Every two years the International Water Association (IWA) recognises excellence and innovation in water engineering projects throughout the world.
The programme highlights the IWA’s belief that solutions to global water challenges can be achieved through practical and innovative applications. In terms of applied research, planning and design, Australia is leading the way in the Asia Pacific.
The Eastern Treatment Plant (ETP) Tertiary Upgrade Project, which serves approximately 1.6 million people in south-east Melbourne and is the largest activated sludge plant in the southern hemisphere, won the IWA's innovation design award. The treated water from the plant is either recycled or pumped along a 56-kilometre pipeline where it is discharged via a near-shore outfall to the ocean.
The plant’s discharge was shown to have an impact on both the receiving marine environment and the community’s recreational use of the surrounding beaches. To address these issues, an advanced tertiary upgrade to the ETP was implemented using an innovative treatment process based on ozone, biological media filtration, UV and chlorine treatment.
Further to the extensive applied research which supported the treatment innovation, the project has set new precedents for recycled water treatment and validation which can be applied to other recycled water schemes both locally and worldwide.
The tertiary upgrade project pioneered a number of process advancements, which were identified and validated through an extensive trial programme. The selected treatment solution has proven to be both robust and efficient; compared to traditional membrane-based treatment approaches, it provided an estimated $50 million capital cost saving and 35 per cent operational and maintenance cost savings.
The multiple disinfection barrier approach also allowed the plant to treat 100 per cent of the ETP discharge to a high quality, and consequently saved an estimated $400 million in ocean outfall upgrade works.
Through the Eastern Tertiary Alliance, Melbourne Water has delivered an integrated water management solution that brings the multiple benefits of environmental protection and creation of a new high quality recycled water resource for both the present and future generations of Melbourne.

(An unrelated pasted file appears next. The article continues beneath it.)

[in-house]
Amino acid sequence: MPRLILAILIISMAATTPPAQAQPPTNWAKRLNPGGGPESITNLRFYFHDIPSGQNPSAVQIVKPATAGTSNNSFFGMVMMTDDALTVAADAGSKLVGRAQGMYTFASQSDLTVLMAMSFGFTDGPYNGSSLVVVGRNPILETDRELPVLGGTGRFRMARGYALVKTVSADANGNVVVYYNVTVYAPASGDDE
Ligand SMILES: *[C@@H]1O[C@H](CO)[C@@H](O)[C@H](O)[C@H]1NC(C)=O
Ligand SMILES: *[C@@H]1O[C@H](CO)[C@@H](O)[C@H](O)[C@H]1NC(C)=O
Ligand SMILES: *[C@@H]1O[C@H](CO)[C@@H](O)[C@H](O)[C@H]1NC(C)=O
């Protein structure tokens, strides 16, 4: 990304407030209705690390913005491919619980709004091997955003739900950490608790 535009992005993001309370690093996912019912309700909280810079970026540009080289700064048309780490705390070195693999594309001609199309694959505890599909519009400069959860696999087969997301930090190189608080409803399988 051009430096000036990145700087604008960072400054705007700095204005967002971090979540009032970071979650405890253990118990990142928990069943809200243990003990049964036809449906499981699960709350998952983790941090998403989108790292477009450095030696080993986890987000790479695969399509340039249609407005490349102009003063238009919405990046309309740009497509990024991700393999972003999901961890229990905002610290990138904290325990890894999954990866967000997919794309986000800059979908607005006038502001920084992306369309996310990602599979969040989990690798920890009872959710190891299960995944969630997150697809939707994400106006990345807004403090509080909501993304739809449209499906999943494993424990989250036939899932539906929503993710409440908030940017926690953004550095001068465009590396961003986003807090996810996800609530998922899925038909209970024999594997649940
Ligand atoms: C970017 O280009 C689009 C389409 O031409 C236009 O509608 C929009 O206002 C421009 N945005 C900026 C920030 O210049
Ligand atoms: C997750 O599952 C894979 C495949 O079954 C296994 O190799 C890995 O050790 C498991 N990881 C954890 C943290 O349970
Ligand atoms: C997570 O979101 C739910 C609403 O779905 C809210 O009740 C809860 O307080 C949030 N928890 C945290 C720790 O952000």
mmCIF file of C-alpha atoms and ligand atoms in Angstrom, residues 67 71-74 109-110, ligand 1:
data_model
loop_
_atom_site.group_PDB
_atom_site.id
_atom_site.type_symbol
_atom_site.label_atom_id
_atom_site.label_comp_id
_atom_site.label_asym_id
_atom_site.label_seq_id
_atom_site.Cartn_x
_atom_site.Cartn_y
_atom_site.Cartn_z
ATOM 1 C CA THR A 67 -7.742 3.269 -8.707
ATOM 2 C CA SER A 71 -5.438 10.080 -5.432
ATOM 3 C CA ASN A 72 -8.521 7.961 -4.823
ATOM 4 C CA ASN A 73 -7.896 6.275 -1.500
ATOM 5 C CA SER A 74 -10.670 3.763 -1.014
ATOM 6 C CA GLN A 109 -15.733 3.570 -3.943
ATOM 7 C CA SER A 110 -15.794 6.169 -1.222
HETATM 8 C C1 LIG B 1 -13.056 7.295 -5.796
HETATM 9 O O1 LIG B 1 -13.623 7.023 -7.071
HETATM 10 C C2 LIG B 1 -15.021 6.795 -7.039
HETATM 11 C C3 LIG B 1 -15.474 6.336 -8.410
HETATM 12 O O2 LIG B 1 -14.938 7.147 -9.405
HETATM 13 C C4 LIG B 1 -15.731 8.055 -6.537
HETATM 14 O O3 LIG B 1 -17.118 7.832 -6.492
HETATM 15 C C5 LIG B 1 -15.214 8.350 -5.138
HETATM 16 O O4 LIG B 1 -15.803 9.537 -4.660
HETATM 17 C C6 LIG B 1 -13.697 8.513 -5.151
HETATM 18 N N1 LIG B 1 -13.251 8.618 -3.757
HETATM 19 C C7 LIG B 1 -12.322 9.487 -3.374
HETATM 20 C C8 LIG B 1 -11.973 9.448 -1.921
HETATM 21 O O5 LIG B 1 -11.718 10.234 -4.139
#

In planning terms, the Iluka Sewerage Scheme on the Far North Coast of New South Wales (NSW) sets the benchmark.
Iluka was the largest sewer-free town in NSW. Reticulated sewerage planning faced the challenge of a community polarised about whether centralised sewerage should be provided given a very sensitive receiving environment which included a World Heritage listed area. A key challenge was providing an affordable scheme which addressed community polarisation while meeting stringent environmental requirements.
An innovative community participation and decision-making methodology was developed and applied to foster community engagement from concept design to construction.
A community committee developed a sewerage strategy addressing the stringent environmental requirements, and continued to provide feedback to designers and construction contractors during the design and construction phases while also informing the Iluka community about the progress of the scheme.
The power and ongoing success of this approach was that it dealt with community and interpersonal issues in conjunction with specific technical issues, and ensured robust and accountable decision making.
An innovative construction procurement methodology was adopted which combined contract “packaging” with an “Early Tendering Involvement” (ETI) process. Construction was split into three contracts which enabled smaller, more specialist construction firms to compete.
The ETI process enabled risk to be allocated to the party best able to manage it, thus minimising risk allowance of contractors and related costs. Relationship contracting using the NSW Government’s GC21 contract was adopted for all contracts, which allowed for better contract relationships than traditional adversarial contracts.
Despite significant construction challenges related to latent conditions, which delayed project completion by nine months to September 2013, the project came in roughly $100,000 below its $23.2 million budget. The project’s successful completion demonstrates an effective partnership of government agencies, local government, contractors and the community.
In applied research, Australia once again provided this year’s Asia Pacific award winner.
The SCORe (putting science in sewers) project has been touted as the largest ever global research project focussing on sewer corrosion and odour, documenting economic benefits totalling several hundred million dollars. The five-year, $21 million research project, jointly funded by the Australian government ($4.7 million) and numerous major water utilities in Australia, has resulted in the creation of more than 130 publications, as well as a number of highly innovative new technologies and powerful modelling tools.
By means of an active knowledge dissemination and capacity building program which serves as a built-in component of the project, the team has ensured that the project outcomes will be actively adopted by the industry. This uptake is also supported by an online knowledge management system delivered by the project, now managed by Water Services Association of Australia, which promise to have an enduring impact on the global water industry.
These projects, along with the other Asia Pacific winners and honourees, will be submitted together with those of the East Asia, Europe & West Asia and North America Regional Awards competitions to compete for the global prize, which will be presented at the IWA World Water Congress in Lisbon, Portugal on September 24.